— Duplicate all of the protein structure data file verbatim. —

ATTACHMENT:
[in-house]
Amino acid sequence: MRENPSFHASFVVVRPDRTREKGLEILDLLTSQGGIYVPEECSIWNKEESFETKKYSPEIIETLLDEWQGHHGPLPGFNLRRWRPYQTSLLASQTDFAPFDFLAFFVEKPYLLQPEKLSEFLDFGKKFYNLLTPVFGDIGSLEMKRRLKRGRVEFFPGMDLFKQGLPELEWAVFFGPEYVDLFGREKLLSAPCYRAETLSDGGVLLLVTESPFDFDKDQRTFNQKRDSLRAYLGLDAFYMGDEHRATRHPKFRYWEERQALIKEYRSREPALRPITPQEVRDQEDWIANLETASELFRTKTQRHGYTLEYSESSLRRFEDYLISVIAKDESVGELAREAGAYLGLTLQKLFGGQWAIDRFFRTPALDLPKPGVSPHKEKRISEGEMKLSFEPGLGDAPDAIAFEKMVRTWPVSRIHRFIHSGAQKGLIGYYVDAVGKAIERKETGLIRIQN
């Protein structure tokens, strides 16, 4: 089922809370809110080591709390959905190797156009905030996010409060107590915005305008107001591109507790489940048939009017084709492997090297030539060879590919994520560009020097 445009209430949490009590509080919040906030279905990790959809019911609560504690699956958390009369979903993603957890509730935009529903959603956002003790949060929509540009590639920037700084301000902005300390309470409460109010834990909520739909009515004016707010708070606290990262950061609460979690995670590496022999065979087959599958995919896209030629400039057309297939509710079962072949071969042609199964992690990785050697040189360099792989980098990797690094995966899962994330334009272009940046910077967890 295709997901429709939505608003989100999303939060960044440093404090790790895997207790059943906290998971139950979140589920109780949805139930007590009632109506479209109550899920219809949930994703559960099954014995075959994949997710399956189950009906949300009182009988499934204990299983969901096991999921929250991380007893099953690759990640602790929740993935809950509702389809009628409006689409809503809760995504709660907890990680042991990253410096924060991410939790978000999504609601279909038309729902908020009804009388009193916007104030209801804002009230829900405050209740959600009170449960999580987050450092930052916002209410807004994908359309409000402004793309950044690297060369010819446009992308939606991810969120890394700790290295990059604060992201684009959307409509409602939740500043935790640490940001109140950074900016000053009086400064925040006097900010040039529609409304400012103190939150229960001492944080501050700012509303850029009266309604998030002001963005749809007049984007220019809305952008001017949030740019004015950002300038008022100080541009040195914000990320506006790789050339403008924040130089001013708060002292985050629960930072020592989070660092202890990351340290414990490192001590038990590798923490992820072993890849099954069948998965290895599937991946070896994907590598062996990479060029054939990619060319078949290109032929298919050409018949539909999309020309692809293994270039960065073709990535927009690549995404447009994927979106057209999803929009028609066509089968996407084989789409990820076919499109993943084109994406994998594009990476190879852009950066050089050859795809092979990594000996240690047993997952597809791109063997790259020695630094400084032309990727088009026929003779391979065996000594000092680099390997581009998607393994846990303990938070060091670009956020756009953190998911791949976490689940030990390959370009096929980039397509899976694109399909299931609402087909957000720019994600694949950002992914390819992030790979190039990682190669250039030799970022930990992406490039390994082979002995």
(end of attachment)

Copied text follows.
[in-house]
Amino acid sequence: MRENPSFHASFVVVRPDRTREKGLEILDLLTSQGGIYVPEECSIWNKEESFETKKYSPEIIETLLDEWQGHHGPLPGFNLRRWRPYQTSLLASQTDFAPFDFLAFFVEKPYLLQPEKLSEFLDFGKKFYNLLTPVFGDIGSLEMKRRLKRGRVEFFPGMDLFKQGLPELEWAVFFGPEYVDLFGREKLLSAPCYRAETLSDGGVLLLVTESPFDFDKDQRTFNQKRDSLRAYLGLDAFYMGDEHRATRHPKFRYWEERQALIKEYRSREPALRPITPQEVRDQEDWIANLETASELFRTKTQRHGYTLEYSESSLRRFEDYLISVIAKDESVGELAREAGAYLGLTLQKLFGGQWAIDRFFRTPALDLPKPGVSPHKEKRISEGEMKLSFEPGLGDAPDAIAFEKMVRTWPVSRIHRFIHSGAQKGLIGYYVDAVGKAIERKETGLIRIQN
């Protein structure tokens, strides 16, 4: 089922809370809110080591709390959905190797156009905030996010409060107590915005305008107001591109507790489940048939009017084709492997090297030539060879590919994520560009020097 445009209430949490009590509080919040906030279905990790959809019911609560504690699956958390009369979903993603957890509730935009529903959603956002003790949060929509540009590639920037700084301000902005300390309470409460109010834990909520739909009515004016707010708070606290990262950061609460979690995670590496022999065979087959599958995919896209030629400039057309297939509710079962072949071969042609199964992690990785050697040189360099792989980098990797690094995966899962994330334009272009940046910077967890 295709997901429709939505608003989100999303939060960044440093404090790790895997207790059943906290998971139950979140589920109780949805139930007590009632109506479209109550899920219809949930994703559960099954014995075959994949997710399956189950009906949300009182009988499934204990299983969901096991999921929250991380007893099953690759990640602790929740993935809950509702389809009628409006689409809503809760995504709660907890990680042991990253410096924060991410939790978000999504609601279909038309729902908020009804009388009193916007104030209801804002009230829900405050209740959600009170449960999580987050450092930052916002209410807004994908359309409000402004793309950044690297060369010819446009992308939606991810969120890394700790290295990059604060992201684009959307409509409602939740500043935790640490940001109140950074900016000053009086400064925040006097900010040039529609409304400012103190939150229960001492944080501050700012509303850029009266309604998030002001963005749809007049984007220019809305952008001017949030740019004015950002300038008022100080541009040195914000990320506006790789050339403008924040130089001013708060002292985050629960930072020592989070660092202890990351340290414990490192001590038990590798923490992820072993890849099954069948998965290895599937991946070896994907590598062996990479060029054939990619060319078949290109032929298919050409018949539909999309020309692809293994270039960065073709990535927009690549995404447009994927979106057209999803929009028609066509089968996407084989789409990820076919499109993943084109994406994998594009990476190879852009950066050089050859795809092979990594000996240690047993997952597809791109063997790259020695630094400084032309990727088009026929003779391979065996000594000092680099390997581009998607393994846990303990938070060091670009956020756009953190998911791949976490689940030990390959370009096929980039397509899976694109399909299931609402087909957000720019994600694949950002992914390819992030790979190039990682190669250039030799970022930990992406490039390994082979002995």